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Trial by Fire - Did Texas execute an innocent man?

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The fire moved quickly through the house, a one-story wood-frame structure in a working-class neighborhood of Corsicana, in northeast Texas. Flames spread along the walls, bursting through doorways, blistering paint and tiles and furniture. Smoke pressed against the ceiling, then banked downward, seeping into each room and through crevices in the windows, staining the morning sky.
Buffie Barbee, who was eleven years old and lived two houses down, was playing in her back yard when she smelled the smoke. She ran inside and told her mother, Diane, and they hurried up the street; that’s when they saw the smoldering house and Cameron Todd Willingham standing on the front porch, wearing only a pair of jeans, his chest blackened with soot, his hair and eyelids singed. He was screaming, “My babies are burning up!” His children—Karmon and Kameron, who were one-year-old twin girls, and two-year-old Amber—were trapped inside.
Willingham told the Barbees to call the Fire Department, and while Dia…

California: Death penalty supporters seek to speed up executions

The Adjustment Center at San Quentin Prison, California
The Adjustment Center at San Quentin Prison, California.
Death penalty supporters got the state’s go-ahead Thursday to collect signatures for a November 2016 ballot measure aimed at speeding up executions, raising the prospect that voters will be asked to choose between toughening California’s death penalty law and repealing it.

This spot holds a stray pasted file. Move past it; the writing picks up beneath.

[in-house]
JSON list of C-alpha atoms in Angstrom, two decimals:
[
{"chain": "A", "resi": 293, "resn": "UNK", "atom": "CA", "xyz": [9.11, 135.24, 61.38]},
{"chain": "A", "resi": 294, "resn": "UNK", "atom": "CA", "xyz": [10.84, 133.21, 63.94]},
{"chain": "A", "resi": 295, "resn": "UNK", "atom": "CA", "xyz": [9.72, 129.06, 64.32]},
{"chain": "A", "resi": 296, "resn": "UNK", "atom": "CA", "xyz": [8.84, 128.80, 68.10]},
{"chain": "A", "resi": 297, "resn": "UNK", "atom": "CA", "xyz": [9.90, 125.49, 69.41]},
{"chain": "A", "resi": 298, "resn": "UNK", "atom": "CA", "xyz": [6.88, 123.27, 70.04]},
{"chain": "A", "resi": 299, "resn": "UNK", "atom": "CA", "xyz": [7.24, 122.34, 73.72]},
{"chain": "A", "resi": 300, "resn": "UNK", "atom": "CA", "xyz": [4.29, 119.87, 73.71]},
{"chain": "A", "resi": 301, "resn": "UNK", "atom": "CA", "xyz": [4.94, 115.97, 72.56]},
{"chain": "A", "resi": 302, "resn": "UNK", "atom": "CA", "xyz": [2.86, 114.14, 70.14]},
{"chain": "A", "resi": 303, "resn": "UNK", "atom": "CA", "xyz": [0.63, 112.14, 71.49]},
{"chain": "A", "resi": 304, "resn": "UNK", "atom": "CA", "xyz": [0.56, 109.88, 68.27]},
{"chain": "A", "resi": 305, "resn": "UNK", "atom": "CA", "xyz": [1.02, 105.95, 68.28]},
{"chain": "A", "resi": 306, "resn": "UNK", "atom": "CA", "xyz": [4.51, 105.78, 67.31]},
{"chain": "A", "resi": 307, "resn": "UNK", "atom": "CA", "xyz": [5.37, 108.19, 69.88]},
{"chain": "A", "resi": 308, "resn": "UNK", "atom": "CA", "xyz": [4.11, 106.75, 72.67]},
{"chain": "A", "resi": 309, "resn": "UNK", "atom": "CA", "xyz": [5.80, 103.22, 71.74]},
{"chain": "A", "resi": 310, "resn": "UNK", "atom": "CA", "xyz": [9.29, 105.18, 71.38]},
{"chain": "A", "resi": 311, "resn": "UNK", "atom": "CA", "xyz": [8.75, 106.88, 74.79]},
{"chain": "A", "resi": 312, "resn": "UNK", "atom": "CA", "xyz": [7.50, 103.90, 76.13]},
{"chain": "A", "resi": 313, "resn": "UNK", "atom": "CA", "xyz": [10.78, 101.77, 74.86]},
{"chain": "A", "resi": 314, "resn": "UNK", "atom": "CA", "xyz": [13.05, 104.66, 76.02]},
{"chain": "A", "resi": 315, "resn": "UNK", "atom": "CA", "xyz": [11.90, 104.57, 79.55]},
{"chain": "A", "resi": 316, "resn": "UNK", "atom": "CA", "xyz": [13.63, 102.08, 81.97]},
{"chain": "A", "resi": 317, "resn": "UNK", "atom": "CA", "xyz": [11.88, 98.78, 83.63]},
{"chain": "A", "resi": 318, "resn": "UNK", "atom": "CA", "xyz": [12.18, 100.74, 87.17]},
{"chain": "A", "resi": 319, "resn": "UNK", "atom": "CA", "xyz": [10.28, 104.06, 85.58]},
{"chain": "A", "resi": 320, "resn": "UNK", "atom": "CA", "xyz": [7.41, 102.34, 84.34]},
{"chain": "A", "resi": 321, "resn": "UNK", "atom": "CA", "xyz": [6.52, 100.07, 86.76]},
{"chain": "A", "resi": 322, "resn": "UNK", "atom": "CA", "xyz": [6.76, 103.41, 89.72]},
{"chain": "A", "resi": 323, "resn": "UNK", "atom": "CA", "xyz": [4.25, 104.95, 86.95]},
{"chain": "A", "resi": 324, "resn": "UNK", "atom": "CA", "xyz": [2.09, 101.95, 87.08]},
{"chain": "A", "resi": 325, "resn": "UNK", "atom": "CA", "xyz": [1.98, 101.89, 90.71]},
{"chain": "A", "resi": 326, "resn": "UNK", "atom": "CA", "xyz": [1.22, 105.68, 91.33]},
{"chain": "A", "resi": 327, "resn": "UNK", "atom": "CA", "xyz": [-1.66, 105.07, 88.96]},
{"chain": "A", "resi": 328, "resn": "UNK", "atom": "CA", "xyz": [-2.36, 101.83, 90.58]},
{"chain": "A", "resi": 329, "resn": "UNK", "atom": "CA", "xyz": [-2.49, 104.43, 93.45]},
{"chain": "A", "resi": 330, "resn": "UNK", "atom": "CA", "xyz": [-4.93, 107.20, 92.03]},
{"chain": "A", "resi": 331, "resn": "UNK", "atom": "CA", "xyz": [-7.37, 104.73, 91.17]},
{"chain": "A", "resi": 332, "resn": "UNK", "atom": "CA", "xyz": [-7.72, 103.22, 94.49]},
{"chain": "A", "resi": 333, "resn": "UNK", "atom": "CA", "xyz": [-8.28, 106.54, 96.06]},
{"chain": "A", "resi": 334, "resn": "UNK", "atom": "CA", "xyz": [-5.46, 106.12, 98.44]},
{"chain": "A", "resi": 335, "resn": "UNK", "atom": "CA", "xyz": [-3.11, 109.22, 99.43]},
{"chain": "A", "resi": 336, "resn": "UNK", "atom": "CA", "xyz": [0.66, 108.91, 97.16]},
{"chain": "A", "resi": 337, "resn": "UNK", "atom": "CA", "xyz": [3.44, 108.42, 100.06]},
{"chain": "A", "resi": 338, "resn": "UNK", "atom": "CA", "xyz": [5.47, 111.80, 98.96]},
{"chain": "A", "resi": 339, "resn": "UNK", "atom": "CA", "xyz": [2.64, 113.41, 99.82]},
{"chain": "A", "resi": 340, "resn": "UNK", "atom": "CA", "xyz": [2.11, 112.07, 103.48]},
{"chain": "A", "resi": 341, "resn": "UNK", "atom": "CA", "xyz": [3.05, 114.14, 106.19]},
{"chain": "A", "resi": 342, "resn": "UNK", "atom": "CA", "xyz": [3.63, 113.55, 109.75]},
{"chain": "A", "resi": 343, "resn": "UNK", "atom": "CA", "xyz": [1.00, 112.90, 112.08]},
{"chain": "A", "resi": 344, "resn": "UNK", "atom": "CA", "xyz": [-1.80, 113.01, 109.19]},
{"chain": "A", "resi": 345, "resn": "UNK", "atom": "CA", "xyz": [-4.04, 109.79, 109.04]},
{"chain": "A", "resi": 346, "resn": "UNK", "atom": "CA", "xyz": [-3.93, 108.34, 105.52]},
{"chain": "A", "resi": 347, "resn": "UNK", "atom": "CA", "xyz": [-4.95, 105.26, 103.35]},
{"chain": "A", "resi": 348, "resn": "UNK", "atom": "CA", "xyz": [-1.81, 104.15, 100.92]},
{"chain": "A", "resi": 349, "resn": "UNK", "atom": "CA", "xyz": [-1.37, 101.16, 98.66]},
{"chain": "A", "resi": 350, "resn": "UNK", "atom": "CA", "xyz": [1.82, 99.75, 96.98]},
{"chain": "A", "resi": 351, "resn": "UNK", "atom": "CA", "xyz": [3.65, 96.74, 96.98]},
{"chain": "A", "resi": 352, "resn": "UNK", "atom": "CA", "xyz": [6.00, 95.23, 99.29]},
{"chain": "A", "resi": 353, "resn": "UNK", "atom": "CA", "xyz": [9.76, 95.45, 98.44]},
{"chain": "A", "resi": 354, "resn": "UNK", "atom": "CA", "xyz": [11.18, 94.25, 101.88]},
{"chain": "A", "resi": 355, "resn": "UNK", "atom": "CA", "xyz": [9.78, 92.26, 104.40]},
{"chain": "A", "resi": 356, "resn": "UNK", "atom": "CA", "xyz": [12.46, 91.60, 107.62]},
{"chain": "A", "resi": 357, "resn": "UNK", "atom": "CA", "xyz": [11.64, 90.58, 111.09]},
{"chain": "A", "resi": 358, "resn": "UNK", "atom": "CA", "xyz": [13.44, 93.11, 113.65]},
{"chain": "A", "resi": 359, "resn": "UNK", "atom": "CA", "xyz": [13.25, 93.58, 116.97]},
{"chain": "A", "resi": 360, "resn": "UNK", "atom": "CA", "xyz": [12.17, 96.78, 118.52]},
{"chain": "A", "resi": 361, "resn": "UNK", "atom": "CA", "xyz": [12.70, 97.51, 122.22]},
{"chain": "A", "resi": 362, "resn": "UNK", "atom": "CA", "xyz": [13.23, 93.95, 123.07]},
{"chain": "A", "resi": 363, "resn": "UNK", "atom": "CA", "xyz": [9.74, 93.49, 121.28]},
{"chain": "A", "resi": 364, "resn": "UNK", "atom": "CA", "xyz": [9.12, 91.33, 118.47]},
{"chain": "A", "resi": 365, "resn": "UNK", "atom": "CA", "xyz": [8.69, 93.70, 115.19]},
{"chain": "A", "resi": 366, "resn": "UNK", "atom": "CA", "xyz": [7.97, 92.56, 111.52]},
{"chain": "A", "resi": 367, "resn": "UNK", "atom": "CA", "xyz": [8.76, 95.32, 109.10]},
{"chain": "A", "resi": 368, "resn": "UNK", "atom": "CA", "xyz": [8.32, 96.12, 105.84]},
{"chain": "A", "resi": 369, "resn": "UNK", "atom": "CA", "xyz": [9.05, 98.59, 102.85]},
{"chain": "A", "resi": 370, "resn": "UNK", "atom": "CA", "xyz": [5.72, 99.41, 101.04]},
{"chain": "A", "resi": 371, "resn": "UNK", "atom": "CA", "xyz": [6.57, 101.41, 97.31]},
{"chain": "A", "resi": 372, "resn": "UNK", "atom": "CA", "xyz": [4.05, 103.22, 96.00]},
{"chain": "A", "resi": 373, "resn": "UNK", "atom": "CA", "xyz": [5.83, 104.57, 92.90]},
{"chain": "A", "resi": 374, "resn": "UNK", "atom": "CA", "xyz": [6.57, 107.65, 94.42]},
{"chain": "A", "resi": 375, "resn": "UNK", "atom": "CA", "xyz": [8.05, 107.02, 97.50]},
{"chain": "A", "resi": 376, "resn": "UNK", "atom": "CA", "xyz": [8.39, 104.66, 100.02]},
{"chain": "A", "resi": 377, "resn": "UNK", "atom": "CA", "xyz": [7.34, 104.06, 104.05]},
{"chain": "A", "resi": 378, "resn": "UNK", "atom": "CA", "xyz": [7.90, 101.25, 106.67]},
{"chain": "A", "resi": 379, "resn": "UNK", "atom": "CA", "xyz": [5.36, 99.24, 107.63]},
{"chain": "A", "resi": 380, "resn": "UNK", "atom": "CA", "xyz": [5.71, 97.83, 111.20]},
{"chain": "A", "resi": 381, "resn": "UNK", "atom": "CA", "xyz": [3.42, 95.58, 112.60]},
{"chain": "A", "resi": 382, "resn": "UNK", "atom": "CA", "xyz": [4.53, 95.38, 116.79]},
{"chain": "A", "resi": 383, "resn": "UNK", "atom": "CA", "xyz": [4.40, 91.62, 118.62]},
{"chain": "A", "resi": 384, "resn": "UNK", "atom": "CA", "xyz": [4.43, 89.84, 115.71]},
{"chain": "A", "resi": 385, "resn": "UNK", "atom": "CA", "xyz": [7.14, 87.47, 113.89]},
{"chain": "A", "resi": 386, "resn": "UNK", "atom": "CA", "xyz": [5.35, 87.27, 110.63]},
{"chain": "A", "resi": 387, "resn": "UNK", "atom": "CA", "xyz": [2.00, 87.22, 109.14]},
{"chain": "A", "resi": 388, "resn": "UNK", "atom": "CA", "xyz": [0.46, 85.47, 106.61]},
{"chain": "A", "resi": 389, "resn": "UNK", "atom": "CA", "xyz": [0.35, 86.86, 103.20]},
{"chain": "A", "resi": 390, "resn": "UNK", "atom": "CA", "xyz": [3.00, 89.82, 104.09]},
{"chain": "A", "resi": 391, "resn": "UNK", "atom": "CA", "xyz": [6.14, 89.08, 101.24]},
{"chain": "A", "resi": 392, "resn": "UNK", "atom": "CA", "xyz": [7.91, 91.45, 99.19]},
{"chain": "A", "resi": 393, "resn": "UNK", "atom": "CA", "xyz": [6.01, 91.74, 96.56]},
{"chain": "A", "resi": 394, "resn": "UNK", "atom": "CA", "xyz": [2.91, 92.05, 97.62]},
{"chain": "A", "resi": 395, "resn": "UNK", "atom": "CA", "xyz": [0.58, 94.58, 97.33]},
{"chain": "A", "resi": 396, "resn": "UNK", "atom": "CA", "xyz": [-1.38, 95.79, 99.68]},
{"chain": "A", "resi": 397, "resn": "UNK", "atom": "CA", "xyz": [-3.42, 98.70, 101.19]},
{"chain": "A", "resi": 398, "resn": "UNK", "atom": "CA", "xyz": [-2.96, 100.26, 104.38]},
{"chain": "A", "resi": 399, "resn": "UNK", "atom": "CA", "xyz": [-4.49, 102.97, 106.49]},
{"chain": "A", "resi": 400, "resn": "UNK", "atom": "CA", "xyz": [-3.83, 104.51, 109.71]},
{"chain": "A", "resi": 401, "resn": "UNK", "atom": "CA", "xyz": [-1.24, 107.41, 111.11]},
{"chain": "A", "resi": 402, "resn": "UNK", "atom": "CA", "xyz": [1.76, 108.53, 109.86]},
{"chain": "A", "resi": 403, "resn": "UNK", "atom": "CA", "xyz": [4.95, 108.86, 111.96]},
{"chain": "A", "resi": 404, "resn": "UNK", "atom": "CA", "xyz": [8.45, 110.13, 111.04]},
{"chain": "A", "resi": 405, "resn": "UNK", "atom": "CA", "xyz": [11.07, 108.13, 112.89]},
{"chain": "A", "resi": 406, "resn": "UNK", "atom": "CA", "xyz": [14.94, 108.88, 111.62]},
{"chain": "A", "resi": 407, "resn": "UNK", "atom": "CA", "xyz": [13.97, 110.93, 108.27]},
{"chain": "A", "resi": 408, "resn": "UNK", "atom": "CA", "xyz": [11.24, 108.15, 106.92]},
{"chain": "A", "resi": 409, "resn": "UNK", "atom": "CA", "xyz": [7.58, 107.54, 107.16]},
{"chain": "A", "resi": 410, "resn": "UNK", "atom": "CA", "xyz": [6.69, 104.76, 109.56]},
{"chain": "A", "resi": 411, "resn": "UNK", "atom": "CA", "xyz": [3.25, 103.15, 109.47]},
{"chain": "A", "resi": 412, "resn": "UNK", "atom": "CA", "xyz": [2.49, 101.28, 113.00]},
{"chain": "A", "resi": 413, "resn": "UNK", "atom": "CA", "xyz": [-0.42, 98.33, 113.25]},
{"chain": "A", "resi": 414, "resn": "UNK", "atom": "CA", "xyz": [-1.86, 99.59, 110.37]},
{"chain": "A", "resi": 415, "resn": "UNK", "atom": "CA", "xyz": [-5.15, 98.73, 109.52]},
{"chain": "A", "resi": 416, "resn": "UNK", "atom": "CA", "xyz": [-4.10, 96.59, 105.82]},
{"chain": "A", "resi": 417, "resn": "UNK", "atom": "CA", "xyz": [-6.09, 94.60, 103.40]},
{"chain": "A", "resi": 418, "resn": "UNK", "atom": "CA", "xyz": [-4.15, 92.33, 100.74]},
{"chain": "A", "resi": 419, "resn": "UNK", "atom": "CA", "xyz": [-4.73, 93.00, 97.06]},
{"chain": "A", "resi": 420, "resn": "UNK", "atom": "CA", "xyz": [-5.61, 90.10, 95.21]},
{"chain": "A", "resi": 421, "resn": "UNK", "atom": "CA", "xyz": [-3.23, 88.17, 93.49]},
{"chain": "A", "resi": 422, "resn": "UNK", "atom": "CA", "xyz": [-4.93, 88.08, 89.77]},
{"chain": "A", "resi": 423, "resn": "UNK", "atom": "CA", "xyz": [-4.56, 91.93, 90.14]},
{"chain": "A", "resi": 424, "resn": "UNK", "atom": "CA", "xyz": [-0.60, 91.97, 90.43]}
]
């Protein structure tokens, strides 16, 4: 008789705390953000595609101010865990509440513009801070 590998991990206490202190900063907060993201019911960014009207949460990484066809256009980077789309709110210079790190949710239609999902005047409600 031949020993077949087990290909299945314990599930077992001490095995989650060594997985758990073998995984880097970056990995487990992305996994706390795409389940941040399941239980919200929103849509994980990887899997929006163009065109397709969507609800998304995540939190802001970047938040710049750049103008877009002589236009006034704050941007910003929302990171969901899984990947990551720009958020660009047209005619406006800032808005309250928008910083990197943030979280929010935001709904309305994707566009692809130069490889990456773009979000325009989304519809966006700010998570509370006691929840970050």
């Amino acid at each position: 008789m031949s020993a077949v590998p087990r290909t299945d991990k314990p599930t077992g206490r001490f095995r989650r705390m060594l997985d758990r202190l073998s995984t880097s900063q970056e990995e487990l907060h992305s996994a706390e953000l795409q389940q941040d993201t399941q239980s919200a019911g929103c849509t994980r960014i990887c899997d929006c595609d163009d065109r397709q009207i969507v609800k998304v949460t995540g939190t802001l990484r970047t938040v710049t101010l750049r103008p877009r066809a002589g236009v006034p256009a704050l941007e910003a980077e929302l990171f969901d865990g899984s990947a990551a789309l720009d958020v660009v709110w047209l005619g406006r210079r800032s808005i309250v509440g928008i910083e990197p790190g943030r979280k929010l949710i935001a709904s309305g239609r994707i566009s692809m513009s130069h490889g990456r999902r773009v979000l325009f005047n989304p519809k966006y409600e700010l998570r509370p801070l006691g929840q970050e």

The new initiative would require the state Supreme Court to rule on capital cases within five years. It would also limit death penalty appeals, set strict deadlines for filing appeals and seek to expand the pool of death penalty lawyers. Any attorney who now accepts court appointments to represent impoverished defendants in criminal cases would also have to take on capital cases, regardless of experience.

Another provision would eliminate the currently required public comment period before the state can approve a new single-drug execution method, which officials have proposed to replace the current three-drug executions.

Supporters of the measure say it would reduce by at least half the period, typically 25 years or more, needed to resolve death penalty appeals in California. Opponents disagree, noting that the initiative would not add funding for death penalty lawyers or court staff.

A rival initiative to repeal the death penalty and replace it with life imprisonment without parole was cleared for circulation last month. A similar repeal measure was defeated by four percentage points in November 2012.

Both initiatives need 365,880 signatures of registered voters in 180 days to qualify for the ballot. Sponsors of the new initiative have raised more than $1 million so far and expect to collect the needed signatures, said Charles Bell, a lawyer for the campaign.

California, which has nearly 750 condemned prisoners, conducted its last execution in January 2006, before a federal judge ruled that defects in lethal injection procedures and staff training created an unacceptable risk of a botched and agonizing execution.

Source: San Francisco Chronicle, Bob Egelko, December 24, 2015

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